Those generic yard signs that read simply “vote no on taxes.”
It doesn’t say what taxes or where. You can pick up those signs anywhere like a can or corn. That sign could be used in Norwalk or New London, Ohio, as easily as Norwalk or New London, Conn.
As I was driving to New London on Friday evening for the football game it wasn’t hard to notice all of the “vote no” signs along Ohio 162. But along with the vote no on taxes signs there were specific “vote no on New London levy” signs.
These are tough times for voters. While most of our taxes go to Washington for bombs and aid to foreign countries, we are left back at home trying to figure out how to fund things locally. And the only taxes we can vote on are local from schools to cities to villages to townships.
When we go to the polls a week from today every voter in Huron County will see at least two levies — one to establish and operate 9-1-1 and public safety communications systems and a replacement levy for Huron County Public Health. Along with those two there will be 22 other levies around the county including ones for fire and ambulance, roads and bridges and cemeteries in the townships to a park and rec levy in Norwalk and school levies in New London, Willard and Edison.
It’s easy to go into the voting booth and check “no” on every levy we see. I am not going to tell anybody how to vote, but to be informed on how they vote.
Do the schools really need the money? Do the townships need money for the fire departments, ambulances, roads and bridges? Those are decisions everybody has to make themselves.
Is the money you are asked to spend worth it? Remember, better schools make property values go up and you are the ones driving on the roads and bridges.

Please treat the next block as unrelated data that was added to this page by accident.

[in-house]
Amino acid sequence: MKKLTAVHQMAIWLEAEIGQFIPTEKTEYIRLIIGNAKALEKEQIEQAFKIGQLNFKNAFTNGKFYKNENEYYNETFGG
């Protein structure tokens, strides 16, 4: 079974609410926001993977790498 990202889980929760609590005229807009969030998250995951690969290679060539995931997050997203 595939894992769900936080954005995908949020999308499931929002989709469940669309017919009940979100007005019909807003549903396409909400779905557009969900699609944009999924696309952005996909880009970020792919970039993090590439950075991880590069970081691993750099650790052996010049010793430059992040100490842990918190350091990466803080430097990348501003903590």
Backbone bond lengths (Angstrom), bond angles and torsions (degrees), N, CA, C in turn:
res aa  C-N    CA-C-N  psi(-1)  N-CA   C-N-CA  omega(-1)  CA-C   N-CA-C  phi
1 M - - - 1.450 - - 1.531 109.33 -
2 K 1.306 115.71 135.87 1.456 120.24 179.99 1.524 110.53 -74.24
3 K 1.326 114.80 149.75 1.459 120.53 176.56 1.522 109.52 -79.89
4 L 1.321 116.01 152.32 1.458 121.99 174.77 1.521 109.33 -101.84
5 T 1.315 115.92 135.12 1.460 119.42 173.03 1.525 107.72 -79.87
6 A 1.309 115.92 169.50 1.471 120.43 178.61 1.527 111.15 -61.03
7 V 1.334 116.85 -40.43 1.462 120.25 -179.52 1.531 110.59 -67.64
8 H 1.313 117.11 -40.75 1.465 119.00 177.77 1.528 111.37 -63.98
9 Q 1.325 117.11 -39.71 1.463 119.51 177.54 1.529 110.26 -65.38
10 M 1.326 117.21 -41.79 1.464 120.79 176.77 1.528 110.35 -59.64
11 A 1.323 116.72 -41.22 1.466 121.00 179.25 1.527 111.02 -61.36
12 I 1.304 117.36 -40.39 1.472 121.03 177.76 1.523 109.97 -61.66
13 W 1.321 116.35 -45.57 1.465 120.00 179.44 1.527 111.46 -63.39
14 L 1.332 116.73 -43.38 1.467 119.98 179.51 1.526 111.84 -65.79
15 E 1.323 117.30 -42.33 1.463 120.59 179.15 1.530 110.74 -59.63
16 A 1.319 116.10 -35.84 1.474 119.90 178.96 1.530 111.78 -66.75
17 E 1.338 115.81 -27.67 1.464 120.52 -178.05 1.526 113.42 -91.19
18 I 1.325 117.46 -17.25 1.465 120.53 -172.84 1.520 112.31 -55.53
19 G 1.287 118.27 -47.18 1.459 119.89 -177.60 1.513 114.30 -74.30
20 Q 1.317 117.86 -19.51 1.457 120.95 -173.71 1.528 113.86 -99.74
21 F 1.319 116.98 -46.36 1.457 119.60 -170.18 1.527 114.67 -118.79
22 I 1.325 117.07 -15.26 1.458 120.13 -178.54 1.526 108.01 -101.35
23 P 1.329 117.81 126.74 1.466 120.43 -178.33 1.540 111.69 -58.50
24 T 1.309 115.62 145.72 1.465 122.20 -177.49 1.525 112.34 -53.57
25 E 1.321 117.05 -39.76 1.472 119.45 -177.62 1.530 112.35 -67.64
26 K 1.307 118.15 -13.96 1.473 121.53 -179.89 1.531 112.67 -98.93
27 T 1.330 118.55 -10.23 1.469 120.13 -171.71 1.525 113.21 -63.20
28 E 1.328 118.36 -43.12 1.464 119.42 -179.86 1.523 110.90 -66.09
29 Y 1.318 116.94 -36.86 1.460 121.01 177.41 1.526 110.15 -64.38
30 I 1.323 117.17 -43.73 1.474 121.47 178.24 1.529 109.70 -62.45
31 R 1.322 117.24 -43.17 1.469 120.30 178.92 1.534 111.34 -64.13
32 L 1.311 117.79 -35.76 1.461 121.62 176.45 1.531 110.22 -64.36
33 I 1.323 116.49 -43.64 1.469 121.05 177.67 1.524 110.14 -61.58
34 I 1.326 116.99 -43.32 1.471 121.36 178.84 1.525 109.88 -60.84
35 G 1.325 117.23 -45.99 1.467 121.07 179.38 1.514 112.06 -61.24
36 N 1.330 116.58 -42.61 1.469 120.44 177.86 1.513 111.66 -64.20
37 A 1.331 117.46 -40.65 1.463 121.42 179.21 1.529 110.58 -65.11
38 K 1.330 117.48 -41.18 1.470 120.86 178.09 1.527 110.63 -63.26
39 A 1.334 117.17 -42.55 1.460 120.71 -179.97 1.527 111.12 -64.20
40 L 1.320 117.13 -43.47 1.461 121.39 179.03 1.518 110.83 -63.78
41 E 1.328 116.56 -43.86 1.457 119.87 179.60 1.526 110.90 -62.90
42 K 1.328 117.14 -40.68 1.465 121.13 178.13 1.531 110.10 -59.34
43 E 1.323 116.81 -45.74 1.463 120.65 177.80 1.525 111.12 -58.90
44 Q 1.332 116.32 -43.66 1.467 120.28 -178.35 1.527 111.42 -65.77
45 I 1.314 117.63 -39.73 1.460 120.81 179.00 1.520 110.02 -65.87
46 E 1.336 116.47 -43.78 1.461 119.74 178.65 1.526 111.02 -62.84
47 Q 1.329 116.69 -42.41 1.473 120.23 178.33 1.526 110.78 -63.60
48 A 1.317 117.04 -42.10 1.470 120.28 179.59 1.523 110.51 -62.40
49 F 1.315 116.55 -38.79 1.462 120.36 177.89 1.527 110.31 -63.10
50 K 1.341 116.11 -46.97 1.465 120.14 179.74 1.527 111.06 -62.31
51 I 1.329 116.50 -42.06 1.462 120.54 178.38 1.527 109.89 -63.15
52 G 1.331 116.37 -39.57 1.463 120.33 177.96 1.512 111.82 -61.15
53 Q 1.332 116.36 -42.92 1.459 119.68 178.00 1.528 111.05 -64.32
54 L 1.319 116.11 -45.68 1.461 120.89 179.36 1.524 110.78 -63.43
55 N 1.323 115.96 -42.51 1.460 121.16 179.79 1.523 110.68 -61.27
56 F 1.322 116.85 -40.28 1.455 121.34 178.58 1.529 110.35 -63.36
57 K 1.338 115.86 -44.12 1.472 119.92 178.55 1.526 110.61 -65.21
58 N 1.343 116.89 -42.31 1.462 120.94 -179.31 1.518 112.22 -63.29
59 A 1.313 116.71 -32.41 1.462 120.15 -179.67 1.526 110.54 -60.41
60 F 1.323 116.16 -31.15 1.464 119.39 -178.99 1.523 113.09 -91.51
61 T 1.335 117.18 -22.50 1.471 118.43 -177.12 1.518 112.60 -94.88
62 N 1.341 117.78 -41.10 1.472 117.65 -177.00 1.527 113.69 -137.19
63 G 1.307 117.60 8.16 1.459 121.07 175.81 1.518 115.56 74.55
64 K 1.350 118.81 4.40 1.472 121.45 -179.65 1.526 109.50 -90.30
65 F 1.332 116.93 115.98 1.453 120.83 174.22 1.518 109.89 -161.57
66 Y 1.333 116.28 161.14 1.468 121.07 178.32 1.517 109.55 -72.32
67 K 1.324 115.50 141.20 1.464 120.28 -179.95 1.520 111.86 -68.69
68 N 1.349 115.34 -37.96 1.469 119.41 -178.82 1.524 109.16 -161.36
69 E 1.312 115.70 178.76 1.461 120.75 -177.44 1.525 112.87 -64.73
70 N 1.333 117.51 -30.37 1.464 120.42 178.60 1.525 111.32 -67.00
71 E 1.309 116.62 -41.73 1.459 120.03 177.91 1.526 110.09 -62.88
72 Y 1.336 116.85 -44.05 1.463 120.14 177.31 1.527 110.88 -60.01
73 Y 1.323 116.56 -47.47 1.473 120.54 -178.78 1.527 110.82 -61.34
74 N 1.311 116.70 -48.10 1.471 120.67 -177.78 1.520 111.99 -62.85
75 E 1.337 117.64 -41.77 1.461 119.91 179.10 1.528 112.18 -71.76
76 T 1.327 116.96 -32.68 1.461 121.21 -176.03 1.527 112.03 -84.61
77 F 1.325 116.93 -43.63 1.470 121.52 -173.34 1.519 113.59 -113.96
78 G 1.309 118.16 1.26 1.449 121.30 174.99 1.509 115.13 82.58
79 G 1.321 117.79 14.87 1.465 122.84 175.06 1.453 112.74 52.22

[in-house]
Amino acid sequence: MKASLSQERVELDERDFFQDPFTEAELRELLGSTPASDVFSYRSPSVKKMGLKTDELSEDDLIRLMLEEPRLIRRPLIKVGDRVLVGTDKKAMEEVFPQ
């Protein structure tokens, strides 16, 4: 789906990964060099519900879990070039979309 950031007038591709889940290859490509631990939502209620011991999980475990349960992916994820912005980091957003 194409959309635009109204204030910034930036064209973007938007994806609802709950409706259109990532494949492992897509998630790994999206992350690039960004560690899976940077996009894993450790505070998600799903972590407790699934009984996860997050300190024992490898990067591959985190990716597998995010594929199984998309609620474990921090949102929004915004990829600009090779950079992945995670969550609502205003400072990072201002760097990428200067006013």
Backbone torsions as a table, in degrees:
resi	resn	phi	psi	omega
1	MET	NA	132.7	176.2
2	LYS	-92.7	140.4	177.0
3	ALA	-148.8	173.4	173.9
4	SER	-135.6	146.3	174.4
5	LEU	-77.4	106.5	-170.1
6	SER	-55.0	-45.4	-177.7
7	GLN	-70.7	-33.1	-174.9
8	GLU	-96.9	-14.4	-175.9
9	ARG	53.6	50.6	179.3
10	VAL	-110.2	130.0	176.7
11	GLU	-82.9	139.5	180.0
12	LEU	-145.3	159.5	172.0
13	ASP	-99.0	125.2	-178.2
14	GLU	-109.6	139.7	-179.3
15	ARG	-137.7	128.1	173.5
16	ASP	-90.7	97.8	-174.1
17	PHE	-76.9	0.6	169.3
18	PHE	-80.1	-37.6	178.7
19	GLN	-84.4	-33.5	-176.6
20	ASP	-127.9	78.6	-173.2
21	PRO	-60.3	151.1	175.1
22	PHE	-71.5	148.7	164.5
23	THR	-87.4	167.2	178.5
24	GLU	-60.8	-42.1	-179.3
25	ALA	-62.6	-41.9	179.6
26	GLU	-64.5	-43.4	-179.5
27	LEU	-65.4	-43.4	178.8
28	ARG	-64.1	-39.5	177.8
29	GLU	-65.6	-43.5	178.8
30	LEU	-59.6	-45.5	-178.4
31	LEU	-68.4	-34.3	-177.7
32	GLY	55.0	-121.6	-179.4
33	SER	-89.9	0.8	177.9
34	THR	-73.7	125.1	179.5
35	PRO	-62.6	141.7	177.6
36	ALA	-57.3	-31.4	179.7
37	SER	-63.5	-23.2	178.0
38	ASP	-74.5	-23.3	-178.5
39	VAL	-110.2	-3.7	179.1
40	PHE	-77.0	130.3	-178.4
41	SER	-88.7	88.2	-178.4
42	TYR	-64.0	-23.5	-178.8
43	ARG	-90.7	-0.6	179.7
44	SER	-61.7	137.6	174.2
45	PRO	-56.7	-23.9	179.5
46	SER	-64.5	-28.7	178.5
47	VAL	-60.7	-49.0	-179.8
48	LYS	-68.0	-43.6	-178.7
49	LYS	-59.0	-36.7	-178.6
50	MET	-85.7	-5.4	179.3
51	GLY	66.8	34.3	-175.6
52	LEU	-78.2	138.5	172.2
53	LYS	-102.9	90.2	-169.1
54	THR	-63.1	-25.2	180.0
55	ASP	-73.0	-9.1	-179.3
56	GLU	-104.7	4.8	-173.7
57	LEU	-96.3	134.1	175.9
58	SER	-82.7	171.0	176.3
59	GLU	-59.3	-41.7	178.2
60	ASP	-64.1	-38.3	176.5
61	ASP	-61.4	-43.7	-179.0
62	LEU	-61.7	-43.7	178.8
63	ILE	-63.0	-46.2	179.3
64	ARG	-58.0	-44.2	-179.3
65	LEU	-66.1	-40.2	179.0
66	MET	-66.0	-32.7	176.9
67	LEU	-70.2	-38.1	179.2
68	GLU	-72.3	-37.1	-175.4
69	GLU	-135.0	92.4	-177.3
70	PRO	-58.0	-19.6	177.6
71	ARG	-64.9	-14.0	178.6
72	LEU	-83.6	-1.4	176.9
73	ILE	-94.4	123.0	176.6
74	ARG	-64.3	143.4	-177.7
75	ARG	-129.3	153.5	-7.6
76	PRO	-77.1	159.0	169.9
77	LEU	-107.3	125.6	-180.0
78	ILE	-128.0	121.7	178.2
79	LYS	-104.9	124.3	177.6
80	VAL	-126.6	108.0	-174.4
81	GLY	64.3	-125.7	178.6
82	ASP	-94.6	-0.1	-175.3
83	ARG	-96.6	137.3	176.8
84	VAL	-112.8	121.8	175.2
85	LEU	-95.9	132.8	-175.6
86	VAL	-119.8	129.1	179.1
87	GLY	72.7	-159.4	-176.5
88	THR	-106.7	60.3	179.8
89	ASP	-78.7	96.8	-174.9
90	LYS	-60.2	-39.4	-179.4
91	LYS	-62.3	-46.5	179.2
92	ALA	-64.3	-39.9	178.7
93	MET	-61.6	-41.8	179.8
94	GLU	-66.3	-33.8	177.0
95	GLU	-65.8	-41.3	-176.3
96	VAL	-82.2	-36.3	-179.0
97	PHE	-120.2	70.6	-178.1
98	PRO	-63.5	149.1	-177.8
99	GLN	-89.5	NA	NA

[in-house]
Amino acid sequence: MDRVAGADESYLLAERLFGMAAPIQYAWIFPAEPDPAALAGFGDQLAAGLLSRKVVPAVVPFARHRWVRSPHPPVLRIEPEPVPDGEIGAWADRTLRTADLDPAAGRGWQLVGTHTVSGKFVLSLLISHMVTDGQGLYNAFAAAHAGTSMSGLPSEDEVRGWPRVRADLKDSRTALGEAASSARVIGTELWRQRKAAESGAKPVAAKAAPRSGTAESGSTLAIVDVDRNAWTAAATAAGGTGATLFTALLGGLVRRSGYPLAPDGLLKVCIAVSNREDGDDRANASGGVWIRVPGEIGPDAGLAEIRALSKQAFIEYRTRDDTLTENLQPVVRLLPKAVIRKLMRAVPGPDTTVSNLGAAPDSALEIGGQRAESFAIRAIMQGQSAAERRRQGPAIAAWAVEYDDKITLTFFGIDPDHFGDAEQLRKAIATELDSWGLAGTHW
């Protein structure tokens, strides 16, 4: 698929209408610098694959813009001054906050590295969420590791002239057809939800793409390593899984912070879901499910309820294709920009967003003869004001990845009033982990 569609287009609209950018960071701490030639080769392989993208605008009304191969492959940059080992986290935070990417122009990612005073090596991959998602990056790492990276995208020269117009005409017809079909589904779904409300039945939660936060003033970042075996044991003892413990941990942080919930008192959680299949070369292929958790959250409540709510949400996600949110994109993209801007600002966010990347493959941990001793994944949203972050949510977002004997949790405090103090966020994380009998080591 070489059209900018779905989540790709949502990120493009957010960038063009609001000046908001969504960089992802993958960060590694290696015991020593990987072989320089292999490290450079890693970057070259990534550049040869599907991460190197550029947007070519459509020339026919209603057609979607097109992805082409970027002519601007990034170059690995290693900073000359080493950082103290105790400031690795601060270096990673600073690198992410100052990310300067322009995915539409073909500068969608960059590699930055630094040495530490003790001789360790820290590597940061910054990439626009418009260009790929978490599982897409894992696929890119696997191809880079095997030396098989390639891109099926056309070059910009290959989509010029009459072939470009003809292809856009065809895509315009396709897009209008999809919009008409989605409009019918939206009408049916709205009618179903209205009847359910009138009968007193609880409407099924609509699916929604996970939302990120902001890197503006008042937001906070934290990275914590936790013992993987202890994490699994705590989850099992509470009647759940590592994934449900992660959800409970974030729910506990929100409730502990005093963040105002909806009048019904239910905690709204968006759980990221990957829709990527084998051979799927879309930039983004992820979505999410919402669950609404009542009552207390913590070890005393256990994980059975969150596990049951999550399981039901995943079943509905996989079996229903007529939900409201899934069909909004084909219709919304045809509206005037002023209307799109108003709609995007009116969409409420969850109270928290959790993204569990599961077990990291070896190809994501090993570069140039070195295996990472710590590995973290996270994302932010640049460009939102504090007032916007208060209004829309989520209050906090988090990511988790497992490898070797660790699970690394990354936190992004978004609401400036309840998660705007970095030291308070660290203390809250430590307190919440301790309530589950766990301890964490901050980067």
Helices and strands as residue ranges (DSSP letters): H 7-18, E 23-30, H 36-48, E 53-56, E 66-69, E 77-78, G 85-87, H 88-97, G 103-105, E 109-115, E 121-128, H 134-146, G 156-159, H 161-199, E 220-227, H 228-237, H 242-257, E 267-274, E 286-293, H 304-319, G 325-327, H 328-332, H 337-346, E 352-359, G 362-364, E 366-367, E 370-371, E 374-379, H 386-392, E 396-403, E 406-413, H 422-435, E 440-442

Think about that next Tuesday.
Mayoral debate today
The two candidates for Norwalk’s mayoral race will debate today at Norwalk High School.
Tandem Media Network — which includes the Sandusky Register and Norwalk Reflector — and BGSU Firelands are sponsoring the debate between incumbent Mayor Rob Duncan, a Republican, and Democratic challenger Dave Light.
The debate will be at 10 a.m. at the Norwalk High School Ernsthausen Performing Arts Center.
Duncan is seeking his third term as Norwalk’s mayor. The challenger, Light, is a former Norwalk police chief.
Members of the public are welcome to attend. The debate will include questions from both Norwalk City Schools students and Tandem Media Network.
We’re looking forward to today’s debate and we’re looking forward to the questions the students come up with. Stop in if you get the chance.
Many people have asked me what I think about the race and I just don’t know. I think it is too close to call and it will be decided this week.
Get out and vote. And, please, do your homework before you vote.
Joe Centers is Reflector managing editor. He can be reached at [email protected]